WARSAW, Poland — Tova Friedman hid among corpses at Auschwitz amid the chaos of the extermination camp's final days. Just 6 years old at the time, the Poland-born Friedman was instructed by her mother to lie absolutely still in a bed at a camp hospital, next to the body of a young woman who had just died. As German forces preparing to flee the scene of their genocide went from bed to bed shooting anyone still alive, Friedman barely breathed under a blanket and went unnoticed. Days later, on Jan. 27, 1945, she was among the thousands of prisoners who survived to greet the Soviet troops who liberated the camp in Nazi-occupied Poland. Now 82, Friedman had hoped to mark Wednesday's anniversary by taking her eight grandchildren to the Auschwitz-Birkenau memorial site, which is under the custodianship of the Polish state. The coronavirus pandemic prevented the trip. So instead, Friedman will be alone at home in Highland Park, New Jersey, on International Holocaust Remembrance Day. Yet a message of warning from her about the rise of hatred will be part of a virtual observance organized by the World Jewish Congress. Other institutions around the world, including the Auschwitz-Birkenau memorial museum in Poland, Yad Vashem in Israel and the United States Holocaust Memorial Museum in Washington D.C. also have online events planned. The presidents of Israel, Germany and Poland will be among those delivering remarks of remembrance and warning. The online nature of this year's commemorations is a sharp contrast to how Friedman spent the 75th anniversary of Auschwitz's liberation last year, when she gathered under a huge tent with other survivors and dozens of European leaders at the site of the former camp. It was one of the last large international gatherings before the pandemic forced the cancellation of most large gatherings. Many Holocaust survivors in the United States, Israel and elsewhere find themselves in a state of previously unimaginable isolation due to the pandemic. Friedman lost her husband last March and said she feels acutely alone now. But survivors like her also have found new connections over Zoom: World Jewish Congress leader Ronald Lauder has organized video meetings for survivors and their children and grandchildren during the pandemic. More than 1.1 million people were murdered by the German Nazis and their henchmen at Auschwitz, the most notorious site in a network of camps and ghettos aimed at the destruction of Europe's Jews. The vast majority of those killed at Auschwitz were Jews, but others, including Poles, Roma and Soviet prisoners of war, were also killed in large numbers. In all, about 6 million European Jews and millions of other people were killed by the Germans and their collaborators. In 2005, the United Nations designated Jan. 27 as International Holocaust Remembrance Day, an acknowledgement of Auschwitz's iconic status. Israel, which today counts 197,000 Holocaust survivors, officially marks its Holocaust remembrance day in the spring. But events will also be held Wednesday by survivors’ organizations and remembrance groups across the country, many of them held virtually or without members of the public in attendance. While commemorations have moved online for the first time, one constant is the drive of survivors to tell their stories as words of caution. Rose Schindler, a 91-year-old survivor of Auschwitz who was originally from Czechoslovakia but now lives in San Diego, California, has been speaking to school groups about her experience for 50 years. Her story, and that of her late husband, Max, also a survivor, is also told in a book, “Two Who Survived: Keeping Hope Alive While Surviving the Holocaust.” After Schindler was transported to Auschwitz in 1944, she was selected more than once for immediate death in the gas chambers. She survived by escaping each time and joining work details. The horrors she experienced of Auschwitz — the mass murder of her parents and four of her seven siblings, the hunger, being shaven, lice infestations — are difficult to convey, but she keeps speaking to groups, over past months only by Zoom. “We have to tell our stories so it doesn't happen again,” Schindler told The Associated Press on Monday in a Zoom call from her home. “It is unbelievable what we went through, and the whole world was silent as this was going on." Friedman says she believes it is her role to “sound the alarm” about rising anti-Semitism and other hatred in the world, otherwise “another tragedy may happen.” That hatred, she said, was on clear view when a mob inspired by former President Donald Trump attacked the U.S. Capitol on Jan. 6. Some insurrectionists wore clothes with anti-Semitic messages like “Camp Auschwitz” and ““6MWE,” which stands for “6 million wasn't enough.” “It was utterly shocking and I couldn’t believe it. And I don’t know what part of America feels like that. I hope it’s a very small and isolated group and not a pervasive feeling,” Friedman said Monday. Still, the mob violence could not shake her belief in the essential goodness of America and most Americans. “It’s a country of freedom. It’s a country that took me in,” Friedman said. In her recorded message that will be broadcast Wednesday, Friedman said she compares the virus of hatred in the world to COVID-19. She said the world today is witnessing “a virus of anti-Semitism, of racism, and if you don’t stop the virus, it’s going to kill humanity.” Vanessa Gera, The Associated Press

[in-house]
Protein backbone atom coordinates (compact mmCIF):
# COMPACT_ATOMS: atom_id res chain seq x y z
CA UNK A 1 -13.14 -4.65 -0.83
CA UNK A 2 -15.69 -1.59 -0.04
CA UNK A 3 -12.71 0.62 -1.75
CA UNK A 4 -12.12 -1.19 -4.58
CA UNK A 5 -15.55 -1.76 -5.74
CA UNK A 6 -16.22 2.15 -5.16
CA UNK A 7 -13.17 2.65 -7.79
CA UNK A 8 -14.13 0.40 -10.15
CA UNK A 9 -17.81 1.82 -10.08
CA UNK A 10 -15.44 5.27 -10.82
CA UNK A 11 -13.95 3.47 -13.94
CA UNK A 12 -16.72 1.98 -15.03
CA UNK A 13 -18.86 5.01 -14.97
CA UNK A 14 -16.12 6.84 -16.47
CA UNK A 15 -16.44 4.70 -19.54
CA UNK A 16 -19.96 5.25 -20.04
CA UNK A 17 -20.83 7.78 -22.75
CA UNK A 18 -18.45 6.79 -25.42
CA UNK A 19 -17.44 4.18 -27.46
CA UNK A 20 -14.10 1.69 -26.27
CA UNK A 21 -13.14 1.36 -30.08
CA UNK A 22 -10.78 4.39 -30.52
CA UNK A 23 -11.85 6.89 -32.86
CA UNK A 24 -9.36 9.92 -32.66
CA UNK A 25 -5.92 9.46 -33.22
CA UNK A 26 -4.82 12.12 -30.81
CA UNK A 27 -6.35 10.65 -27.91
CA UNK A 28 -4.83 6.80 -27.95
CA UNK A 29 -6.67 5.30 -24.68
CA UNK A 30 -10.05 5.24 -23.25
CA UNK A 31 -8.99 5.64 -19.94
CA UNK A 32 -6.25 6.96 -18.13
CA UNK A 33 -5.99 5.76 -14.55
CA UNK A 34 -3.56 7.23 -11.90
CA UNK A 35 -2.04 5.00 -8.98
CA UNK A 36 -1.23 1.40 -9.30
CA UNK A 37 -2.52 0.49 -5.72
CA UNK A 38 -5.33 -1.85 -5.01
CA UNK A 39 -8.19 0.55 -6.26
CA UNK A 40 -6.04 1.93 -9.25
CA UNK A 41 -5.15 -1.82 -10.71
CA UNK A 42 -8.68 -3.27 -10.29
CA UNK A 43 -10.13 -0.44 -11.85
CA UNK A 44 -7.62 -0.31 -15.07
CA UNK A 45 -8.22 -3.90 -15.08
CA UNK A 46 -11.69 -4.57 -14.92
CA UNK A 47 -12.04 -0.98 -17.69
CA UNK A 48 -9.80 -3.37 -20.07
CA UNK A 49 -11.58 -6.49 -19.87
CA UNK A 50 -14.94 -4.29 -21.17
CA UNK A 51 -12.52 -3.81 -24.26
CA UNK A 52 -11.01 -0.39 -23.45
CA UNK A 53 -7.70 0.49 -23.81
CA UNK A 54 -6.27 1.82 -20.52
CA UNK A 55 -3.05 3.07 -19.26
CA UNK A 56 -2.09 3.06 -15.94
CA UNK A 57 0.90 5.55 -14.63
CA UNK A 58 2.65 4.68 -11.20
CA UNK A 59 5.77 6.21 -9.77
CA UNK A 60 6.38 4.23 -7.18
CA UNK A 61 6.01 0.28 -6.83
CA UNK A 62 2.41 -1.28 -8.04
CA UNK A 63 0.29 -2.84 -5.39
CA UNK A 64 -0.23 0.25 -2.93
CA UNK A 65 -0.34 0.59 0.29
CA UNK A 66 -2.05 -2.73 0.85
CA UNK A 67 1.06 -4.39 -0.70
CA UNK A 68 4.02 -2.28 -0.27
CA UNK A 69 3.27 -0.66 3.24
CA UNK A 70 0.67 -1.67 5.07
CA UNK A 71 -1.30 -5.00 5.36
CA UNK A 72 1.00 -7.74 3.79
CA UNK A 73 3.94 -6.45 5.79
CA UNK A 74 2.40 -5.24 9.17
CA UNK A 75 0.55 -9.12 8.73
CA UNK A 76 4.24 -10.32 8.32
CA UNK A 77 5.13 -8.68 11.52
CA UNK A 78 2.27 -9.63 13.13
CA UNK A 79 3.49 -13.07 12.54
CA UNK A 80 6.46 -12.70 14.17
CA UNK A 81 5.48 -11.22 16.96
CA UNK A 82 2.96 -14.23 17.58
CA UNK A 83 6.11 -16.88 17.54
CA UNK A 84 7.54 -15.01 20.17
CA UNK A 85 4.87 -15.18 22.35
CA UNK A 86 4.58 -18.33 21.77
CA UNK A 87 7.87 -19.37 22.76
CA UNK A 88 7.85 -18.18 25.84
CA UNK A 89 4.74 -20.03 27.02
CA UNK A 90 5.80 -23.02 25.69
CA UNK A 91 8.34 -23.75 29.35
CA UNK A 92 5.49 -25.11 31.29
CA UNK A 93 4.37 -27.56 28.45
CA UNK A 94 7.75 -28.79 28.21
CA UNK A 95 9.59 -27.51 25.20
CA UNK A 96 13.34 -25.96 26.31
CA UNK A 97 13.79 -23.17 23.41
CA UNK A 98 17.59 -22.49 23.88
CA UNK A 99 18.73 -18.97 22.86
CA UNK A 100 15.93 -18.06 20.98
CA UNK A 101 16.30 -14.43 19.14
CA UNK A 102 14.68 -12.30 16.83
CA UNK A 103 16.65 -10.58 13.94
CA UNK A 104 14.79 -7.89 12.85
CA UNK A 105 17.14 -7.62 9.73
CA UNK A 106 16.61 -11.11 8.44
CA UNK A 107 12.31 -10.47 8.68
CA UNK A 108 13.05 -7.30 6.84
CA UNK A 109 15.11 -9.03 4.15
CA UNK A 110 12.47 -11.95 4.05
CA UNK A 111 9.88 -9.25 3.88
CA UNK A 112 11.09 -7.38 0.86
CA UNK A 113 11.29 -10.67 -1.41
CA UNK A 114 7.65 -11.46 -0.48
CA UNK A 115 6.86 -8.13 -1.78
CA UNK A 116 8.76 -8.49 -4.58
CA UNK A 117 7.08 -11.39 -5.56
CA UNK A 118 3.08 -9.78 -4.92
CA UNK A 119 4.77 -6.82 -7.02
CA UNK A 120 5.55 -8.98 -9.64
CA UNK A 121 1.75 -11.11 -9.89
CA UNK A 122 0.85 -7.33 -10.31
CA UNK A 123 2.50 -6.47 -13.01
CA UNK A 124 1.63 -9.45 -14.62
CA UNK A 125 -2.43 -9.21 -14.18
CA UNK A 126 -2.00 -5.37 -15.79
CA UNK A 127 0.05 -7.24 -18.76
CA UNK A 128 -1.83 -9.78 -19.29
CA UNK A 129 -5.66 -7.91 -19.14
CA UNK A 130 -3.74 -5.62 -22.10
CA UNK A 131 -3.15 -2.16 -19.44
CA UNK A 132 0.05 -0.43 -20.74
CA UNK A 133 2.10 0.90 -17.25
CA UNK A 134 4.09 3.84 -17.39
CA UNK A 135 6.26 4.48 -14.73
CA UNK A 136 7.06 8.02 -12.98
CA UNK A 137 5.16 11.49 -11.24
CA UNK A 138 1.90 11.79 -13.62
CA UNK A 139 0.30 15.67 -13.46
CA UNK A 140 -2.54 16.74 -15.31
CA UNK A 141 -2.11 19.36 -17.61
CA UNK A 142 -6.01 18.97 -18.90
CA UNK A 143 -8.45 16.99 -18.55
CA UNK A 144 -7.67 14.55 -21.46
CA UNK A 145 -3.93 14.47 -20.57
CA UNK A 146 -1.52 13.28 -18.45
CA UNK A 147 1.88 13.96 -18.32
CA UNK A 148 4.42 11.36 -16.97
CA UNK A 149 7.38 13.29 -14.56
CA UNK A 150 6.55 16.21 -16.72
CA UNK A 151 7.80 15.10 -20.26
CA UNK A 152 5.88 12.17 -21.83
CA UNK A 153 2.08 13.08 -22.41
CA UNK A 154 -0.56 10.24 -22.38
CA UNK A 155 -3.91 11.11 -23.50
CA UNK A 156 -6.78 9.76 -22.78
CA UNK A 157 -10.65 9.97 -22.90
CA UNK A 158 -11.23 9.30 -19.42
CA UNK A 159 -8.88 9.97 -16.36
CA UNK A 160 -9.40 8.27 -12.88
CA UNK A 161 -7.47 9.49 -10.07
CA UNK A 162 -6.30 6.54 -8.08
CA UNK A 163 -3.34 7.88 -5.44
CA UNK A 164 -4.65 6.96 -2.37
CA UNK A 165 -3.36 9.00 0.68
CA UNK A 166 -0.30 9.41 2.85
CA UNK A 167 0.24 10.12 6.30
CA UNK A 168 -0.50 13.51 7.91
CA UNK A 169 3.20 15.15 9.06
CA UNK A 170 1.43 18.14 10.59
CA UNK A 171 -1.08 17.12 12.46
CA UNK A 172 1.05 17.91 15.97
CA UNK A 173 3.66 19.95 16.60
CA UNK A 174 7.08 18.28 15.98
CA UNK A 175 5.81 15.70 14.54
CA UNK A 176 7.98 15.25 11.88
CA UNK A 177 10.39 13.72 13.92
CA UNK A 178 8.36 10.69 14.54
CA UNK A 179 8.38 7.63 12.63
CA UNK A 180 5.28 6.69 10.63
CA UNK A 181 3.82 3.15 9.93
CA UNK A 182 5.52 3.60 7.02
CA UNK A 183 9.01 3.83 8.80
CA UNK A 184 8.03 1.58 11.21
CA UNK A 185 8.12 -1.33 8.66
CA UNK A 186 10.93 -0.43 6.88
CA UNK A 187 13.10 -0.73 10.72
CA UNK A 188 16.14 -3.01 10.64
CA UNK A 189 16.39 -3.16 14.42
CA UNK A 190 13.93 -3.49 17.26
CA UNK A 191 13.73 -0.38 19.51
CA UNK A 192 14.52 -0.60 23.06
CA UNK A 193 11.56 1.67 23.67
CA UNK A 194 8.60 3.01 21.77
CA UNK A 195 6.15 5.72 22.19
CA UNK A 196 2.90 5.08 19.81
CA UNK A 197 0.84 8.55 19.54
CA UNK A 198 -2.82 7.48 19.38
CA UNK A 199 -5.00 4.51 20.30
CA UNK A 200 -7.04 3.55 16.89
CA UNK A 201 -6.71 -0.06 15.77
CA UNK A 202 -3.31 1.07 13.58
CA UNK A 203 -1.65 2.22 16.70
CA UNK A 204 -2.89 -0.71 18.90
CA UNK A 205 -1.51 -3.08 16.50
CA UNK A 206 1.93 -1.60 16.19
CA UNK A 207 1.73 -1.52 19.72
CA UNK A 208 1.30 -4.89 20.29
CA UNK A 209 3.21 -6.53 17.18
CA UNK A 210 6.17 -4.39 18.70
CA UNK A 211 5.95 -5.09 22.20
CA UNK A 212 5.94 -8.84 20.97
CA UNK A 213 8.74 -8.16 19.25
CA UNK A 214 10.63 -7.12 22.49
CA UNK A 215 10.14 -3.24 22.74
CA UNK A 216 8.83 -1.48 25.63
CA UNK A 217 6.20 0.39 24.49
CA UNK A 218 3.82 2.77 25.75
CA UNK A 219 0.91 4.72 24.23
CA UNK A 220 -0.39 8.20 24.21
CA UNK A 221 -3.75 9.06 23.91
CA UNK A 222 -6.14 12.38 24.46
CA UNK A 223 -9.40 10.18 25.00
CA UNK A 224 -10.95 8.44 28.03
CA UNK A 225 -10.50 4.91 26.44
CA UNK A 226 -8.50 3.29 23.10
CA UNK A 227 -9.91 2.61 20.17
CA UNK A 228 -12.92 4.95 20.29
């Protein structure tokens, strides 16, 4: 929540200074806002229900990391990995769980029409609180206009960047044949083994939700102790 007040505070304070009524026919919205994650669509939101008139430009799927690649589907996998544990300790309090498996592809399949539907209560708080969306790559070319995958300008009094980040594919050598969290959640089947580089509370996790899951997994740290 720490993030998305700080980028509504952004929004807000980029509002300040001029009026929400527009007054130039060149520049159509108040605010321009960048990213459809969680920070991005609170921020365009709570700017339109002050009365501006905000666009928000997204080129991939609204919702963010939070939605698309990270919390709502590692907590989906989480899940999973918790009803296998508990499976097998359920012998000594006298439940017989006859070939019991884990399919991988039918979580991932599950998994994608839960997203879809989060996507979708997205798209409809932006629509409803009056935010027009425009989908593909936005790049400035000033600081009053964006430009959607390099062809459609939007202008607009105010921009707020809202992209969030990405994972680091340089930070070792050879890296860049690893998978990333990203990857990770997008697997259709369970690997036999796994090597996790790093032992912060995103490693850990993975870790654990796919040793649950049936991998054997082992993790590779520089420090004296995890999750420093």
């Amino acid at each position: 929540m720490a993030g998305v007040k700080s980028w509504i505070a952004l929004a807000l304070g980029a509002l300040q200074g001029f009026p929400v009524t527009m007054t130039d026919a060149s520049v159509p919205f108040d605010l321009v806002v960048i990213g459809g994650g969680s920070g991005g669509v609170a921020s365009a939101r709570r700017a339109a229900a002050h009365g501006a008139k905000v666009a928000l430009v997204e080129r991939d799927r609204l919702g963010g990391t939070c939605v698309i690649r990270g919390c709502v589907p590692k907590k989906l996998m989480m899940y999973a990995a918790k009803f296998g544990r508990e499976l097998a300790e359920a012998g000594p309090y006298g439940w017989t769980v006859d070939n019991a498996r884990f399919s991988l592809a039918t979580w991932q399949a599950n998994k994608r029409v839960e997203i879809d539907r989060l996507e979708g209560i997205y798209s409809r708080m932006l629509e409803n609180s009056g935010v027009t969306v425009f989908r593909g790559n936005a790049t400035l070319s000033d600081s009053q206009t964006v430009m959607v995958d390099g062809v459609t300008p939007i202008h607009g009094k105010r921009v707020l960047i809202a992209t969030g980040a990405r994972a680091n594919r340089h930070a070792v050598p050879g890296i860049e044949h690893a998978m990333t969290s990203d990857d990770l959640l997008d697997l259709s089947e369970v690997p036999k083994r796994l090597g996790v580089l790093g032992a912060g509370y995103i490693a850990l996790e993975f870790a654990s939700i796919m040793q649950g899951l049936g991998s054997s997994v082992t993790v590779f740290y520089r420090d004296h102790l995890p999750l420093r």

Facebook Inc may face questions about fallout from U.S. election controversies when it posts earnings on Wednesday, but top of mind for investors is a less political matter: the company's heavy bet on e-commerce to drive ad sales. The world's biggest social media company is poised to reap a windfall from that gambit, analysts say, bolstered by a return in ad growth rates to pre-COVID levels and a holiday shopping boost from its new "social commerce" features. Wall Street expects the company to report fourth-quarter sales up 25% to $26.4 billion, according to IBES data from Refinitiv.